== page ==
If a photograph of a person, a portrait, tells us something about that person, as we all appear to believe, then a large collection of such pictures must tell us a lot. It must certainly give us insight into the portrayed, into her or his character, her or his idiosyncrasies, her or his moods. If this is true – I don’t think it is at all, but regardless: if this is true, when we ought to learn a lot about a woman named Anneke van Assendelft, who also went by the first name of Ramya, from Petra Stavast‘s book Ramya.

To admit that we don’t in fact learn much from the book would miss the point entirely. After all, much like how Thomas Ruff’s famous large-scale portraits are centered on the conflict between our beliefs what portraits do and what they really can do (very little actually), Ramya ultimately is a book centered more on everything that we tie to pictures, in this case portraits, instead of on what the pictures show (a person).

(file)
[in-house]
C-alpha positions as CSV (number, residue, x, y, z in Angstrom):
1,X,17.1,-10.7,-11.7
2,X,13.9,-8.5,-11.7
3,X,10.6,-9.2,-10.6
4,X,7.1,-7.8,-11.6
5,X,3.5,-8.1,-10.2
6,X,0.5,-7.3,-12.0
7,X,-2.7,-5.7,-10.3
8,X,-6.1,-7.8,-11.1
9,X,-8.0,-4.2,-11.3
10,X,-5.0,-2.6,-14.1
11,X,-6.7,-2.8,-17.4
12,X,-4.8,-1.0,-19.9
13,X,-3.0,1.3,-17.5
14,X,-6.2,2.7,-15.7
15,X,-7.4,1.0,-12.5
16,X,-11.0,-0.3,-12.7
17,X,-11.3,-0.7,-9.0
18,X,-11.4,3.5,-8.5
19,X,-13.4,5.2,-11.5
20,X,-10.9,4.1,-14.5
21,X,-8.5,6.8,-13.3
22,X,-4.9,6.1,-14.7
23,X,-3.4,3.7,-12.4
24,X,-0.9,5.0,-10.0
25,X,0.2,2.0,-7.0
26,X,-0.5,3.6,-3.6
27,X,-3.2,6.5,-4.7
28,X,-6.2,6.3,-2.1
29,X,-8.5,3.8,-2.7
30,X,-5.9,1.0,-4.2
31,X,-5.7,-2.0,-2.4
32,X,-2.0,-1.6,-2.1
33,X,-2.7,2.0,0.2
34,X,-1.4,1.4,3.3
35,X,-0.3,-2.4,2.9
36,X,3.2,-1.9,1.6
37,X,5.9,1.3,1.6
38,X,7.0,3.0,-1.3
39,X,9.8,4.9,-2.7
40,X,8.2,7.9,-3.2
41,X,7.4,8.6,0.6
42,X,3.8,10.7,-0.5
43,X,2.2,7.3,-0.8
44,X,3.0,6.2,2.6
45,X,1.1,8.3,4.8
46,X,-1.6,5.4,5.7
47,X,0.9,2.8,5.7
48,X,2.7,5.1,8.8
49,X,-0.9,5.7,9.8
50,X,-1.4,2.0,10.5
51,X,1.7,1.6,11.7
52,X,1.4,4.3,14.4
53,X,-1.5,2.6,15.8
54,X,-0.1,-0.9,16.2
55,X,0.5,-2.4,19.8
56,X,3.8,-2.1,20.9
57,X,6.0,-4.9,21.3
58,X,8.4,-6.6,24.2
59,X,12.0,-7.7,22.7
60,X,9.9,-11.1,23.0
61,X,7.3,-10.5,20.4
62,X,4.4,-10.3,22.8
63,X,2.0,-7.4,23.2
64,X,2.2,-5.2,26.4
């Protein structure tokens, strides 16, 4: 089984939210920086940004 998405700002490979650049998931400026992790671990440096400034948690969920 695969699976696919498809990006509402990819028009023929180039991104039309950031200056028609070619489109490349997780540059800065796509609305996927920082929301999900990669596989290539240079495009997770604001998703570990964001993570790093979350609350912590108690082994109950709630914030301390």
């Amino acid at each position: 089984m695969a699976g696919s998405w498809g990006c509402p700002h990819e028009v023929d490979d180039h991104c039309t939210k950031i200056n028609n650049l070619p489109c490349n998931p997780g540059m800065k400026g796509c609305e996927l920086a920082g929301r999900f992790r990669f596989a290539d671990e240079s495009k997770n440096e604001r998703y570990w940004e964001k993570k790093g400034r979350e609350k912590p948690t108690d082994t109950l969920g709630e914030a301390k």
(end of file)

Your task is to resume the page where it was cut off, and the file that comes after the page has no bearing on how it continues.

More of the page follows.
This might sound like an incredibly tedious photobook to look at – it’s anything but. That said, the book has the potential to frustrate those viewers who are looking for easy answers. Photography, the visual depiction of surfaces, does not provide easy answers. It only provides answers that are too easy.